A Buddhist monk I met once suggested that this kind of experience was common, and called it ‘little bliss’, but it didn’t feel little to me. A Theosophist implied it was called the ‘first initiation’ (one of several on ‘the Path’, whatever that meant), that it was a recapitulation of a leap in understanding I had taken in a past life, or in between lives. I read somewhere that the falling or dying sensation, known as ego death or ego-loss, is a false fear coming from the ego itself, to pull you back into the box of normal awareness. In reality I was never on the precipice of death, but of greater life. If I had only overcome this initial recoil, I might have remained in that greater sphere of awareness for hours, days, even weeks.

I have my doubts.

Nevertheless, this little episode has had a profound effect on my life; I’m still trying to understand it fifty years later. Describing it is nearly impossible. I didn’t tell anyone what had happened at the time, because what can you say? “Funny thing happened to me on the way through the pasture, I learned that you and I are connected, but…not just connected, I mean we are the same. We are…within each other, somehow or other, I mean… there’s really only one of us and we are all that.”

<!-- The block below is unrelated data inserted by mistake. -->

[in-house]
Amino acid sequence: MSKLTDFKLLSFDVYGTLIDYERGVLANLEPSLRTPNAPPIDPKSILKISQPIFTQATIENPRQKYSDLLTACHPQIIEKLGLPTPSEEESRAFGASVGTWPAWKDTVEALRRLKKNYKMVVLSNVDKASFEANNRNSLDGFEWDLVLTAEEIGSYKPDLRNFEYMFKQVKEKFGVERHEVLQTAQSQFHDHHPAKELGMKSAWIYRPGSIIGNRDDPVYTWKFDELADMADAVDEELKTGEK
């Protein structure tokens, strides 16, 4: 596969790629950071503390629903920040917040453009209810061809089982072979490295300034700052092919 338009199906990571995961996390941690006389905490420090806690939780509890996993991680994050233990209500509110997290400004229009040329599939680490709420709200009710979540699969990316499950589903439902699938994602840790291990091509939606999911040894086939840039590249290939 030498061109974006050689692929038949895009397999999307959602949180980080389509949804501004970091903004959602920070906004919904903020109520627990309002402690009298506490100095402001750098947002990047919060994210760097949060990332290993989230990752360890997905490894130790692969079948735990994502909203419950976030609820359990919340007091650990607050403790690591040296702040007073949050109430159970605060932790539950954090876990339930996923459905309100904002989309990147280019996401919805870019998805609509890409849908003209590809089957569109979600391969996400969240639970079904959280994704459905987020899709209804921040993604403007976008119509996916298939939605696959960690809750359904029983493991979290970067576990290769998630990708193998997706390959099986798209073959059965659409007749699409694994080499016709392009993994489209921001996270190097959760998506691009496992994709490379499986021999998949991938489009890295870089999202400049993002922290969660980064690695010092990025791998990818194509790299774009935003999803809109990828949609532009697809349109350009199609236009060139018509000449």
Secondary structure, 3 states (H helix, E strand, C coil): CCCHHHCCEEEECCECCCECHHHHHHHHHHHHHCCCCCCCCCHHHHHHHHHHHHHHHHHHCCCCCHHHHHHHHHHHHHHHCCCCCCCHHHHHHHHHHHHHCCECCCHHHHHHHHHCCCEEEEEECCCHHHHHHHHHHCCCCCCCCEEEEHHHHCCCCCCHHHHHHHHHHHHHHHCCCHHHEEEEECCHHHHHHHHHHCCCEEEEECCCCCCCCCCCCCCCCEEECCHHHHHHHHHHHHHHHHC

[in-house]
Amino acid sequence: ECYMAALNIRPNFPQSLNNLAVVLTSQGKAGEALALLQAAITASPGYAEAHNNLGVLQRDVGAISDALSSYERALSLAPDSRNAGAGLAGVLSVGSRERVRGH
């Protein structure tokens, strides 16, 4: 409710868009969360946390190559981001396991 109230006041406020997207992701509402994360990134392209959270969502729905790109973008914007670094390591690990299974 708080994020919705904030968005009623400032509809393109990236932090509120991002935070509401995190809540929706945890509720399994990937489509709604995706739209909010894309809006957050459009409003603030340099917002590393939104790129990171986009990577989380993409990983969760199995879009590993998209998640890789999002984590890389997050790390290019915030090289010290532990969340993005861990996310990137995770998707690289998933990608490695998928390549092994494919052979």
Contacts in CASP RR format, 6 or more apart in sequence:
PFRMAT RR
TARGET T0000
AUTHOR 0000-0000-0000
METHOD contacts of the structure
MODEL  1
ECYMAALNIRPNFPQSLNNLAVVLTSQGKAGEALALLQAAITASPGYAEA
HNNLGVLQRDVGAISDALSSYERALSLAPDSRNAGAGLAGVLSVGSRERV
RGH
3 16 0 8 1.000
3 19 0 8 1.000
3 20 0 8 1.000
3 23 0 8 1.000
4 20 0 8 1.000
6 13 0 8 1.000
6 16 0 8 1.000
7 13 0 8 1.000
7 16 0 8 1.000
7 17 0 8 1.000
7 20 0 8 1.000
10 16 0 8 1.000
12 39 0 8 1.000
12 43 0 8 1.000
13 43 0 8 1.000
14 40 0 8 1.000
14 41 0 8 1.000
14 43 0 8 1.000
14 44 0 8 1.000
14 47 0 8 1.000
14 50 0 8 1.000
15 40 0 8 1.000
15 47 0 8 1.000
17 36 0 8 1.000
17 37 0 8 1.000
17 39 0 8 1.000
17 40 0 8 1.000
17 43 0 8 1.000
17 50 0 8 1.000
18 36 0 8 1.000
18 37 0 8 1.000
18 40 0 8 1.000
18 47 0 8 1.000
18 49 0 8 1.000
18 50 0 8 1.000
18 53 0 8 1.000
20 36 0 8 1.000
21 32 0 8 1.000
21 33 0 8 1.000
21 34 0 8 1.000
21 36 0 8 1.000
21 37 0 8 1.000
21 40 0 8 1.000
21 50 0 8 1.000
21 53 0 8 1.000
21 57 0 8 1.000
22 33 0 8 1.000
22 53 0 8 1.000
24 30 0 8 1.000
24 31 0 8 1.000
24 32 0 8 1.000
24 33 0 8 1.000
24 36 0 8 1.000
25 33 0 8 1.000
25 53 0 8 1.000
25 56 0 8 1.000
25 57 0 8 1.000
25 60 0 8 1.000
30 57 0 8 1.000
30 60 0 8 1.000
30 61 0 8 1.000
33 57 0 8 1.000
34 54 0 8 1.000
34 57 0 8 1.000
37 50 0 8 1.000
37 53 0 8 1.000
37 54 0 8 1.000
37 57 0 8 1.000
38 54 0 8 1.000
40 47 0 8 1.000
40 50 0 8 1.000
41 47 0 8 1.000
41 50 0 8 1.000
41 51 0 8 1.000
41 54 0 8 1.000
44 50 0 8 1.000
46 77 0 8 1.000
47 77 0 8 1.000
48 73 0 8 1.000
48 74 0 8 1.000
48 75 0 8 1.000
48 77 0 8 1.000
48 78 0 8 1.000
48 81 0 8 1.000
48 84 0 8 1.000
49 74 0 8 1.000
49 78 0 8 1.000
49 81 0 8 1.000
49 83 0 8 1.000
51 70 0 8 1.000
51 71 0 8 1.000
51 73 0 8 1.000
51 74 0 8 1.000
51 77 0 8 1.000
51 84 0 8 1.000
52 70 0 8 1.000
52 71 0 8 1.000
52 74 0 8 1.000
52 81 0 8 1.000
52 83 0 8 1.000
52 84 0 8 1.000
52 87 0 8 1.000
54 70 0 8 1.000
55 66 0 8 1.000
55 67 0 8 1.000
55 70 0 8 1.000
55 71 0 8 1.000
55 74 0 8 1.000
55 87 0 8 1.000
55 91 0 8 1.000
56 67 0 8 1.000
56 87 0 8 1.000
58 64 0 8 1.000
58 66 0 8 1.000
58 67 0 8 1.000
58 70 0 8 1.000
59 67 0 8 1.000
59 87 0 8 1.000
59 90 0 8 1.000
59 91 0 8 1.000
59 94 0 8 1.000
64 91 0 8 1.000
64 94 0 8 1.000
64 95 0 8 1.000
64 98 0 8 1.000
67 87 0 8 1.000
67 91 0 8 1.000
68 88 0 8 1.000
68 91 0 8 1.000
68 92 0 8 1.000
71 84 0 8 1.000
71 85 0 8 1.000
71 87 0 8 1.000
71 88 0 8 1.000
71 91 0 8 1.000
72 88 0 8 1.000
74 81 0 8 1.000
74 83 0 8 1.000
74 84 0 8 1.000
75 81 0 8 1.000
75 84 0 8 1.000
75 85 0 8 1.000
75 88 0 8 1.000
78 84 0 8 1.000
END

You can’t share an epiphany the way you can share a recipe for strudel. “Go sit on that stone wall, look at that apple tree, and you’ll know what I mean.” And when your own words fail, a popular song comes to mind, so you sing that, thinking it might help: “I am he as you are he as you are me and we are all together.” And though this too is met with blank stares, you add—you know, for clarity—“I am the walrus. I mean, I am the eggman, too, and so are you.”

By the time “goo goo g’joob” comes out of your mouth you realize you’ve only succeeded in reinforcing the other face of the paradox—we are all separate, and some of us are even more separate than others. Now you’re just hoping to avoid a padded cell, so you say nothing more about it, to anyone.

Clarity eludes us, yet that is exactly what the world needs, now more than ever, now as the mind of humanity seeks to make that leap of understanding, the one necessary for our collective survival. Perhaps—when Religion says “My way or the highway”, when Science throws up its hands and calls ‘Mystery!’ or denies altogether—perhaps in visionary fiction we can find just a skosh of clarity about these abstract metaphysical concepts.